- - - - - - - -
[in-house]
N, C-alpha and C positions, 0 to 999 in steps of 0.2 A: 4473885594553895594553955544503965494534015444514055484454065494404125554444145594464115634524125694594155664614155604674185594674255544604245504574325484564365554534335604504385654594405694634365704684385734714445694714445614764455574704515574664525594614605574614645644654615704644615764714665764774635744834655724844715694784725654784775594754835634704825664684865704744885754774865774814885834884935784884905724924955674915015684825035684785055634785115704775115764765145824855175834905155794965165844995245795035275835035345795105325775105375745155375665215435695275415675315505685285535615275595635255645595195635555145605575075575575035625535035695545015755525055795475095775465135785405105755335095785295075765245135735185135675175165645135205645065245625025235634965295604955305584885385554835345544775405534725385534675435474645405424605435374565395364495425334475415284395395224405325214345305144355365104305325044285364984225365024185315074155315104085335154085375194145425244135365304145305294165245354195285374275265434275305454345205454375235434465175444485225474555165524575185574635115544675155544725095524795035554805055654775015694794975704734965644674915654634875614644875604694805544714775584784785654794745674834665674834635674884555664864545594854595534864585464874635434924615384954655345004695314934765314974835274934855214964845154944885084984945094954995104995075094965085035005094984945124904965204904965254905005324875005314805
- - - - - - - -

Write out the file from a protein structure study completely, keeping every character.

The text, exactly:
[in-house]
N, C-alpha and C positions, 0 to 999 in steps of 0.2 A: 4473885594553895594553955544503965494534015444514055484454065494404125554444145594464115634524125694594155664614155604674185594674255544604245504574325484564365554534335604504385654594405694634365704684385734714445694714445614764455574704515574664525594614605574614645644654615704644615764714665764774635744834655724844715694784725654784775594754835634704825664684865704744885754774865774814885834884935784884905724924955674915015684825035684785055634785115704775115764765145824855175834905155794965165844995245795035275835035345795105325775105375745155375665215435695275415675315505685285535615275595635255645595195635555145605575075575575035625535035695545015755525055795475095775465135785405105755335095785295075765245135735185135675175165645135205645065245625025235634965295604955305584885385554835345544775405534725385534675435474645405424605435374565395364495425334475415284395395224405325214345305144355365104305325044285364984225365024185315074155315104085335154085375194145425244135365304145305294165245354195285374275265434275305454345205454375235434465175444485225474555165524575185574635115544675155544725095524795035554805055654775015694794975704734965644674915654634875614644875604694805544714775584784785654794745674834665674834635674884555664864545594854595534864585464874635434924615384954655345004695314934765314974835274934855214964845154944885084984945094954995104995075094965085035005094984945124904965204904965254905005324875005314805